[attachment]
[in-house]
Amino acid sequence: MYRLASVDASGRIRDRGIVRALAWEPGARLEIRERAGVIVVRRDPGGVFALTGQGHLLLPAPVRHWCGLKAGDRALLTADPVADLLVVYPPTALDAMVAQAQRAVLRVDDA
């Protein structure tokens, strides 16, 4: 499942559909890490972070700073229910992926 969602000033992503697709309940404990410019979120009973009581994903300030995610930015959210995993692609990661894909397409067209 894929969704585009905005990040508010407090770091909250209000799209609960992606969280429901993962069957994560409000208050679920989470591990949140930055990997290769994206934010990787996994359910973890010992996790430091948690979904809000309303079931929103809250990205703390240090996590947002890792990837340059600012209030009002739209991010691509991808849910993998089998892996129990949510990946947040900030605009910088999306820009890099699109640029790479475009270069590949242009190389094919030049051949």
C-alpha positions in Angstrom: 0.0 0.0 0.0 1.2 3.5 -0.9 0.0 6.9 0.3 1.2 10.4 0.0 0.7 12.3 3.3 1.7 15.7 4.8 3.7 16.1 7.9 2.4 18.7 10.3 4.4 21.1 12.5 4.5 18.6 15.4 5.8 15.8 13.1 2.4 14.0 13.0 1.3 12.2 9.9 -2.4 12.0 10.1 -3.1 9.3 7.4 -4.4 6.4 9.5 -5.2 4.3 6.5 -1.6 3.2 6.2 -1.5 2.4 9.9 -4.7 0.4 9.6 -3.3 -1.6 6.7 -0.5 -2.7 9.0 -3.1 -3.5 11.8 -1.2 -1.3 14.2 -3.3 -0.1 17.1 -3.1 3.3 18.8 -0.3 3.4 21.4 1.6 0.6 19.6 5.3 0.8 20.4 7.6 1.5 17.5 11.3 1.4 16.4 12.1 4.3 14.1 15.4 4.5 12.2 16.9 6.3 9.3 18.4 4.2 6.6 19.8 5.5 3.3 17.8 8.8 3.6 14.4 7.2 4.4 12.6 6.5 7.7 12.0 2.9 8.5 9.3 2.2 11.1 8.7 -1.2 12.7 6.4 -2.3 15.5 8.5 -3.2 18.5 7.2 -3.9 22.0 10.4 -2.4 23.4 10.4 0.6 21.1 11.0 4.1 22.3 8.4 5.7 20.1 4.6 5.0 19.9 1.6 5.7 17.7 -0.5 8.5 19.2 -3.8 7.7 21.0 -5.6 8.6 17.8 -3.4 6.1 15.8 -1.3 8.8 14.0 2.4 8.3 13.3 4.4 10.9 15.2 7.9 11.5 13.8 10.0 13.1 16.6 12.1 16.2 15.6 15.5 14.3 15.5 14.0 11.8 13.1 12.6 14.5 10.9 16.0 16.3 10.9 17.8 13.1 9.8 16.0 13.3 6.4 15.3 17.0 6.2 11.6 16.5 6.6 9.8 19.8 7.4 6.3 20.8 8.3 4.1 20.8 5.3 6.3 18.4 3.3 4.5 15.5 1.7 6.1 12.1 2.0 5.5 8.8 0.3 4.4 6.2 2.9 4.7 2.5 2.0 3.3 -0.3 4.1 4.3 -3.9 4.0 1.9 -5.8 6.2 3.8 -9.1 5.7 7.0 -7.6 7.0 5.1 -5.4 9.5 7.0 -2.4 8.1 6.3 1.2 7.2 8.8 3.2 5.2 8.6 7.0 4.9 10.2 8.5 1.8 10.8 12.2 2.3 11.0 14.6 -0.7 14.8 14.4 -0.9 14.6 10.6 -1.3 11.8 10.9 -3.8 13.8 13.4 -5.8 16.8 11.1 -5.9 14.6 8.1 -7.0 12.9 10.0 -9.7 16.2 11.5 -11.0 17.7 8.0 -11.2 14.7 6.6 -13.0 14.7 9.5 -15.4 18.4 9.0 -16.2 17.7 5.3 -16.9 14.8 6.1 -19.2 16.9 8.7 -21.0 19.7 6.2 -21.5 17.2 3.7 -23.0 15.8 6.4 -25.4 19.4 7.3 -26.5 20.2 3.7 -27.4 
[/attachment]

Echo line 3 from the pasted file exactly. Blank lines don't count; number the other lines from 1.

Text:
């Protein structure tokens, strides 16, 4: 499942559909890490972070700073229910992926 969602000033992503697709309940404990410019979120009973009581994903300030995610930015959210995993692609990661894909397409067209 894929969704585009905005990040508010407090770091909250209000799209609960992606969280429901993962069957994560409000208050679920989470591990949140930055990997290769994206934010990787996994359910973890010992996790430091948690979904809000309303079931929103809250990205703390240090996590947002890792990837340059600012209030009002739209991010691509991808849910993998089998892996129990949510990946947040900030605009910088999306820009890099699109640029790479475009270069590949242009190389094919030049051949």